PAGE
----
Many insurance departments today are reeling under demanding work schedules, so organising time out for employees to embark on training programmes tends to be a critical balancing act.

This is something that Royal & SunAlliance has endeavoured to tackle with the launch this year of its underwriting college.

The aim of the college is to develop a highly skilled workforce to sustain competitive advantage. RSA believes this college will help it develop underwriters equipped to deal with all the changes that come with the 21st century.

Fiona Andrews, technical training practice leader, says: "Training is a bit of a balancing act so you have to convince line managers that it is an investment in their staff. If employees can take time out to train, the investment is paid back doublefold as they can handle work loads more efficiently and are better able to deal with customers."

The training programme for RSA's UK commercial division has been developed across three segments: core skills, developing expert and business management. It is unrelated to job levels or to the number of years in a given role. And although each segment has been developed with a target audience in mind, Andrews says this will not restrict employees from participating in training, as participation will be driven by the business need.

"There is a wealth of talent in this company and we wanted to think of a way of tapping into this by combining new and dynamic ways of training with old tried and tested practices," says Andrews.

The core skills training section develops the core competency of underwriting and these skills are transferable between a wide range of roles within the organisation.

The next step 'developing expert' builds on core skills. It develops knowledge and skills to an intermediate level and allows specialisation on detailed class/product training. It also introduces the concepts of account management and business management. Business Management focuses on the knowledge and skills required for underwriting and business managers. It incorporates exposure to strategic issues and account management at the higher levels.

"We don't want to be in a position where we will sheep dip people into modules. We intend to run this like a real college with a non-hierarchical structure. Investing in people is extremely important to us," she continues. "When someone joins us in an underwriting function, they start with an induction where they learn the practices and principles of insurance. Then we will look to build up their core skills such as risk perception and put it into the context of the commercial environment.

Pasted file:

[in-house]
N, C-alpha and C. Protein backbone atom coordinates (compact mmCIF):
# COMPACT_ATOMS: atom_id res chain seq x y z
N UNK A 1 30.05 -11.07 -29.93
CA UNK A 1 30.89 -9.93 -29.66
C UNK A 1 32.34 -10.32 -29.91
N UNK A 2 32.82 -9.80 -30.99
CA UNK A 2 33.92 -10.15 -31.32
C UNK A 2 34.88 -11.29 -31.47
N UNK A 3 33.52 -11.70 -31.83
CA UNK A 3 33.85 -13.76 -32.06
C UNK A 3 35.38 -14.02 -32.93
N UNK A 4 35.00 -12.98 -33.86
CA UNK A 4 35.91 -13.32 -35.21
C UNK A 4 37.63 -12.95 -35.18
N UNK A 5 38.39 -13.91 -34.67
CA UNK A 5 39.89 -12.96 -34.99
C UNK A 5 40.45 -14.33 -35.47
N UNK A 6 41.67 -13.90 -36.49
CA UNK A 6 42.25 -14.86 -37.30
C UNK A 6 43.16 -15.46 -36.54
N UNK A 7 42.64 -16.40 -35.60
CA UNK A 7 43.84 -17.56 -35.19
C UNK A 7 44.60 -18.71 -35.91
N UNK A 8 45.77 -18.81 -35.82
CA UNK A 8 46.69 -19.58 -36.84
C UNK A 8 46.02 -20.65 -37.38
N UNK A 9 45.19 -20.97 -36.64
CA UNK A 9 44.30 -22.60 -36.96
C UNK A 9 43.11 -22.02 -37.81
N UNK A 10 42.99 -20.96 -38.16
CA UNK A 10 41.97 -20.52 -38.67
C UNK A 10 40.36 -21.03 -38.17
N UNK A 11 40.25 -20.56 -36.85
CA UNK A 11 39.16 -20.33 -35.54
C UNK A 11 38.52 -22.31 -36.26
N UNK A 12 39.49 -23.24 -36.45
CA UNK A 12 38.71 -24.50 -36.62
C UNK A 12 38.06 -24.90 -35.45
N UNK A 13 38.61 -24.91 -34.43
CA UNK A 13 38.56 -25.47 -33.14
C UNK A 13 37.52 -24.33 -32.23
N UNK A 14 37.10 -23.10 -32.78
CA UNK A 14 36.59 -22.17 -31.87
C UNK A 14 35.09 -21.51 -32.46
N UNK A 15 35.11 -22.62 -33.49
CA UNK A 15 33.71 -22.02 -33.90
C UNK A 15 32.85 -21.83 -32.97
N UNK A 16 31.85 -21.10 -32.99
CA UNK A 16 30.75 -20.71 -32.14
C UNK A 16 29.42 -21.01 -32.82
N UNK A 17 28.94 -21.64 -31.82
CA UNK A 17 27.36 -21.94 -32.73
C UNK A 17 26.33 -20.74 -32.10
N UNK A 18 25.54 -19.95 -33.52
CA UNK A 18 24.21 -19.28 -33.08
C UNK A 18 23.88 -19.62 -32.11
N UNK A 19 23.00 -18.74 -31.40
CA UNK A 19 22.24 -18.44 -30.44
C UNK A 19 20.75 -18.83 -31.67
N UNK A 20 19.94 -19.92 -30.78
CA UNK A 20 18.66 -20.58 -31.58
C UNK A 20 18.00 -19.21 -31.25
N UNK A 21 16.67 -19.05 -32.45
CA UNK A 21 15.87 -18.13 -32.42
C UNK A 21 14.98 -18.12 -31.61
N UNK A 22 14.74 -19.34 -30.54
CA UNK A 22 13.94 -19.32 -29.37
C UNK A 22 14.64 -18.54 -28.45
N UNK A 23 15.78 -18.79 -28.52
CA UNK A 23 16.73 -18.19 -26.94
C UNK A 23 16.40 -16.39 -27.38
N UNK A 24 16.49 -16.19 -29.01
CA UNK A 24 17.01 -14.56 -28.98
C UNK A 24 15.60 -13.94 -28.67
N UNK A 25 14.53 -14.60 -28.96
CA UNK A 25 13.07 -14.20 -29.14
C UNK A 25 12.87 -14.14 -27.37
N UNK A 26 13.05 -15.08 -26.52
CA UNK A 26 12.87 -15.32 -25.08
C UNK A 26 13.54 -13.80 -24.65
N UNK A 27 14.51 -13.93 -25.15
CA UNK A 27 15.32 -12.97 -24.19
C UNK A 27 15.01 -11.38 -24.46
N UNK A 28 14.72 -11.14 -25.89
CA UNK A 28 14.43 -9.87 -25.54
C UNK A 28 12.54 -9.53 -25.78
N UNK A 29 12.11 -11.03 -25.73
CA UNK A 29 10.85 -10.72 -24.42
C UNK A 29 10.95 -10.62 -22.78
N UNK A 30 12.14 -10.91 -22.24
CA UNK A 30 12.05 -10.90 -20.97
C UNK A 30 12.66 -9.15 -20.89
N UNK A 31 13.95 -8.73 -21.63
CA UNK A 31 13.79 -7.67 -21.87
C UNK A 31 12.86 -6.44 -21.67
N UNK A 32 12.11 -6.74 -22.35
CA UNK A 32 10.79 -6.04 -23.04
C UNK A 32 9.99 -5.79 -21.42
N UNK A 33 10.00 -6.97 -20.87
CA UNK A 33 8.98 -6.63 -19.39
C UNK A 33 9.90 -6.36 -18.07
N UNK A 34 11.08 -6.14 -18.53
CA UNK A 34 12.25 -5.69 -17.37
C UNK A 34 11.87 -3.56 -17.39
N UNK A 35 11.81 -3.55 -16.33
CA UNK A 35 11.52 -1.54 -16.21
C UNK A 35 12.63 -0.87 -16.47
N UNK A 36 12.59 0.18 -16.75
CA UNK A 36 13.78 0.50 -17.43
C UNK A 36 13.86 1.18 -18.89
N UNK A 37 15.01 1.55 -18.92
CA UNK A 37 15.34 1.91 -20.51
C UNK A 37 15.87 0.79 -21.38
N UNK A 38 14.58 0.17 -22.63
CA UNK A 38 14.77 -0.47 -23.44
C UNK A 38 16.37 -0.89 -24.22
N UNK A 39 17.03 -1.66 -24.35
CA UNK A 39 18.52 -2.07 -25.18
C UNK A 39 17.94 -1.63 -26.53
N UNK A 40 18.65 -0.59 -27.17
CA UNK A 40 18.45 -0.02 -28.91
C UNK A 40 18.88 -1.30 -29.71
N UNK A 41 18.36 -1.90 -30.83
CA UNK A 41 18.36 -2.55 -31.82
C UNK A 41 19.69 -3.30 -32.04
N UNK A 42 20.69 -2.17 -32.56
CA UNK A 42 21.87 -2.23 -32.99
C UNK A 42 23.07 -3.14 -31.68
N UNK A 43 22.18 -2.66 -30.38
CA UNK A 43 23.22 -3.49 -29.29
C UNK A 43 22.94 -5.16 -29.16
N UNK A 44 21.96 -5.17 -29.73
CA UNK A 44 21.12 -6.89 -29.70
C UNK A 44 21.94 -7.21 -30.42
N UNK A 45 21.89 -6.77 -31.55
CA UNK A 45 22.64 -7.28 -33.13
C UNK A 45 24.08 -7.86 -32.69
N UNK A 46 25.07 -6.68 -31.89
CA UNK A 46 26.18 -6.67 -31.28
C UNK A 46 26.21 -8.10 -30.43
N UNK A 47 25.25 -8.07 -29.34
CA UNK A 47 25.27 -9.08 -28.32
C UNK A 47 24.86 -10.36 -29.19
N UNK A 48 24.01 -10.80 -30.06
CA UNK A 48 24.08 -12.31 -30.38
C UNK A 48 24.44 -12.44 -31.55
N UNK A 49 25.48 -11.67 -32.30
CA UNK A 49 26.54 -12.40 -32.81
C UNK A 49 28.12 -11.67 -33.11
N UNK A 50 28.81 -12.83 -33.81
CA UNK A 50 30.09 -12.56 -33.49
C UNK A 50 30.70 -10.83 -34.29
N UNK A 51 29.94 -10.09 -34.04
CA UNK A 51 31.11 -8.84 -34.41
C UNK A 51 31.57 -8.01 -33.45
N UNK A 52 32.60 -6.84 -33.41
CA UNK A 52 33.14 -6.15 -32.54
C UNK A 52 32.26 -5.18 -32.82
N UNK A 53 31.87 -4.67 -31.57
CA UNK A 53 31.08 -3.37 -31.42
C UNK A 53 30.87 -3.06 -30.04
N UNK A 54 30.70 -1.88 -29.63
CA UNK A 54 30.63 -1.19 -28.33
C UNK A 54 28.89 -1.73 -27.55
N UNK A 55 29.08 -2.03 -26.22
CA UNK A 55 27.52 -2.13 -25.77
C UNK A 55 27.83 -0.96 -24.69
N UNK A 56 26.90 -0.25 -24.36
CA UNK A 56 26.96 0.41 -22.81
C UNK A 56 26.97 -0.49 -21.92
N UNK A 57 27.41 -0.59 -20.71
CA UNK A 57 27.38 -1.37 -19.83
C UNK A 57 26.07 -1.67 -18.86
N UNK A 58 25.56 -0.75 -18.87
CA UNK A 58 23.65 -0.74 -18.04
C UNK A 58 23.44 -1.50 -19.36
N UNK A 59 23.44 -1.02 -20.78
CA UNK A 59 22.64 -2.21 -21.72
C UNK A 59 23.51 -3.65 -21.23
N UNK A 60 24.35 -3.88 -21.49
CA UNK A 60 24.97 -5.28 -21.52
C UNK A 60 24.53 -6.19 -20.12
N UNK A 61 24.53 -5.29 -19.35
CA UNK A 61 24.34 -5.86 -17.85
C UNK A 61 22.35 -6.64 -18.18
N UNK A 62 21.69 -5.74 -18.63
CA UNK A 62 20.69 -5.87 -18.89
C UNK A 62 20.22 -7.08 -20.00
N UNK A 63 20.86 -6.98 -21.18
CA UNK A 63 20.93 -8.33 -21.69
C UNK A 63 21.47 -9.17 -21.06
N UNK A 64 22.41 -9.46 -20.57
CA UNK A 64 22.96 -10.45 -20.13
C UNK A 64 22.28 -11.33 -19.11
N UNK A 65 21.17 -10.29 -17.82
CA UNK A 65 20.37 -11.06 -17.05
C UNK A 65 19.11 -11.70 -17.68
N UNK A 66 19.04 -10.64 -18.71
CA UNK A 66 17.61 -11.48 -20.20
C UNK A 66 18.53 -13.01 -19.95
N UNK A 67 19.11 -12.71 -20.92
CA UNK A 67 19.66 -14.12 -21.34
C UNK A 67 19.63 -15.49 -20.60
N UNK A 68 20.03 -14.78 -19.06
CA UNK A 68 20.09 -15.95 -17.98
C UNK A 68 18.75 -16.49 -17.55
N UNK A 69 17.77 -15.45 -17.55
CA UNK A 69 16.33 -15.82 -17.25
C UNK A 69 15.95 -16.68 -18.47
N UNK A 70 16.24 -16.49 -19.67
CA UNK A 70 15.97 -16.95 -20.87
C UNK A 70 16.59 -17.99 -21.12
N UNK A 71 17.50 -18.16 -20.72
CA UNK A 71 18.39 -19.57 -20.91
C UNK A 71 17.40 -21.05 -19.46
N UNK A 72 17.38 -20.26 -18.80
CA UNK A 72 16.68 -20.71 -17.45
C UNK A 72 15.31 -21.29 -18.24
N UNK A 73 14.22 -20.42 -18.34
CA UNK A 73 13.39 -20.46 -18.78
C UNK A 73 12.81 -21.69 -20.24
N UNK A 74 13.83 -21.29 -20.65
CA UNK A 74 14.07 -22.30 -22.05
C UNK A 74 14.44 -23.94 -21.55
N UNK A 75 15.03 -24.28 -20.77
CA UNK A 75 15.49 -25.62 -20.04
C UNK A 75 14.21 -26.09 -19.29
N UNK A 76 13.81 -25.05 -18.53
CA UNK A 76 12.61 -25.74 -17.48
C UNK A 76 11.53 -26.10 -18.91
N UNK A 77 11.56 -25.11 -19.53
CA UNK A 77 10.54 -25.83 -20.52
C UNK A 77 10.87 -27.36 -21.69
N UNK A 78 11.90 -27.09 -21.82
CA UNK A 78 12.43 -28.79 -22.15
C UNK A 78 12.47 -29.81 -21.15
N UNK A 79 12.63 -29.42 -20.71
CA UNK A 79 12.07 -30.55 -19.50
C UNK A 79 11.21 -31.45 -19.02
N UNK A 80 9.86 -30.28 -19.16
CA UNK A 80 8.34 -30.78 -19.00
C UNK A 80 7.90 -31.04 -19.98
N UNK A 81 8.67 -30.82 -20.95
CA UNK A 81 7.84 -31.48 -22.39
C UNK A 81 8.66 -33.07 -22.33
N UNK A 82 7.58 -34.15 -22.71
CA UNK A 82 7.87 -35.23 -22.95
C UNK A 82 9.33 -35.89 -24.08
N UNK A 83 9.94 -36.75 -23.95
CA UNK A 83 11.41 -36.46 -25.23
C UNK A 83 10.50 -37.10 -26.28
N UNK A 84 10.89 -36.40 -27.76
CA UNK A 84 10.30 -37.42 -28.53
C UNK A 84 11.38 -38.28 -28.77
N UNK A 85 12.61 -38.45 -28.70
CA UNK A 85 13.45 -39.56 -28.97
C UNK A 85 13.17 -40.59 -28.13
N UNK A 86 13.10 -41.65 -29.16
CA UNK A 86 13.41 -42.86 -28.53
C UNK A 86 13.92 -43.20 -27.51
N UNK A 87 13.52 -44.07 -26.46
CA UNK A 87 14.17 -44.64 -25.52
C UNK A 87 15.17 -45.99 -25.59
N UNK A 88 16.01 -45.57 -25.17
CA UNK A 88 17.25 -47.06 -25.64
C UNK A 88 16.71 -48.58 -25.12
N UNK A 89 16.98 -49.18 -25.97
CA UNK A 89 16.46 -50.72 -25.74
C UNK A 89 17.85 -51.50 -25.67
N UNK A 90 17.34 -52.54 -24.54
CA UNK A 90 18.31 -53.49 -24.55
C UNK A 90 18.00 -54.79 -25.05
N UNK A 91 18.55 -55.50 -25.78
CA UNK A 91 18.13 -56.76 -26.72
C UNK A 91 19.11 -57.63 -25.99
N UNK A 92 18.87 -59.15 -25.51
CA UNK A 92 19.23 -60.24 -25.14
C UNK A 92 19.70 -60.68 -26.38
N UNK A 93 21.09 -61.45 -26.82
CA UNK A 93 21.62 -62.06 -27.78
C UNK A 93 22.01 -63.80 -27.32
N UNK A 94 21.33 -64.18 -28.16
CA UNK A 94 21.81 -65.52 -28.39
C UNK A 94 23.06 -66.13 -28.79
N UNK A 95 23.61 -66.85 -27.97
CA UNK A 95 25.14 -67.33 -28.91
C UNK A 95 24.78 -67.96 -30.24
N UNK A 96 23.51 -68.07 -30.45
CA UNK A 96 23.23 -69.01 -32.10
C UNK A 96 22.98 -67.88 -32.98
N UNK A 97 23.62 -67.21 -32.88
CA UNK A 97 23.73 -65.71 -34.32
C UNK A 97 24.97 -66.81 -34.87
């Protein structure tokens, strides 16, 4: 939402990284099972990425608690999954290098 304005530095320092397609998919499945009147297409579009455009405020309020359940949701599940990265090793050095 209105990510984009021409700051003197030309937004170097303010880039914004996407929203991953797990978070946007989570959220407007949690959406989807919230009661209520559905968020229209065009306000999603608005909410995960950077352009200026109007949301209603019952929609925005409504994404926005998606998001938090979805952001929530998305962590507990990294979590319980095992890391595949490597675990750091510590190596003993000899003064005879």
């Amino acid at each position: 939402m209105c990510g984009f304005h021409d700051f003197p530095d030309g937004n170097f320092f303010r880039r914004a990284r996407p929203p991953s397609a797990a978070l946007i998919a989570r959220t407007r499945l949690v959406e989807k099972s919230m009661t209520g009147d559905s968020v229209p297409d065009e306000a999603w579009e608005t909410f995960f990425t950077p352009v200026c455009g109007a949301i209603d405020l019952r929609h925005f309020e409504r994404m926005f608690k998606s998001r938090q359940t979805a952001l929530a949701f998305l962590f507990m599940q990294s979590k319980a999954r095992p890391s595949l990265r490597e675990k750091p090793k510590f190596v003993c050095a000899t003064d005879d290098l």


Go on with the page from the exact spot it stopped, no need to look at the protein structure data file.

"Each of the modules is interlaced with the RSA business philosophy, but what it also does is show people the right way to do things. These are transferable skills and they can take them where ever they go."

Courses available in the Inspiration to Excel prospectus for 2000 include small business, core commercial motor underwriting, terrorism foundation, risk perception crime, core liability underwriting and risk management.

Employees, once they have identified a development need, consult their line manager, who helps assess development priorities and provide guidance on the options available.

Access to materials can be from coaching, mentoring, reading material, site visits, intranet discussion forums, CD-roms, workshop and residential events.

All materials incorporate action planning that will be directly related to team and business objectives.

"People don't have to go on these courses," says Andrews, "but what it shows is that we are putting our money where our mouth is.

"It is just for UK commercial at the moment, but it is getting rolled out to other parts of the company to make sure we work in the same direction throughout the world group.

"Insurance is a dynamic industry today as it is changes constantly.

"Providing staff with access to an initiative such as this gives them a sense of stability in these changing times and we mean to continue this and develop it further each year."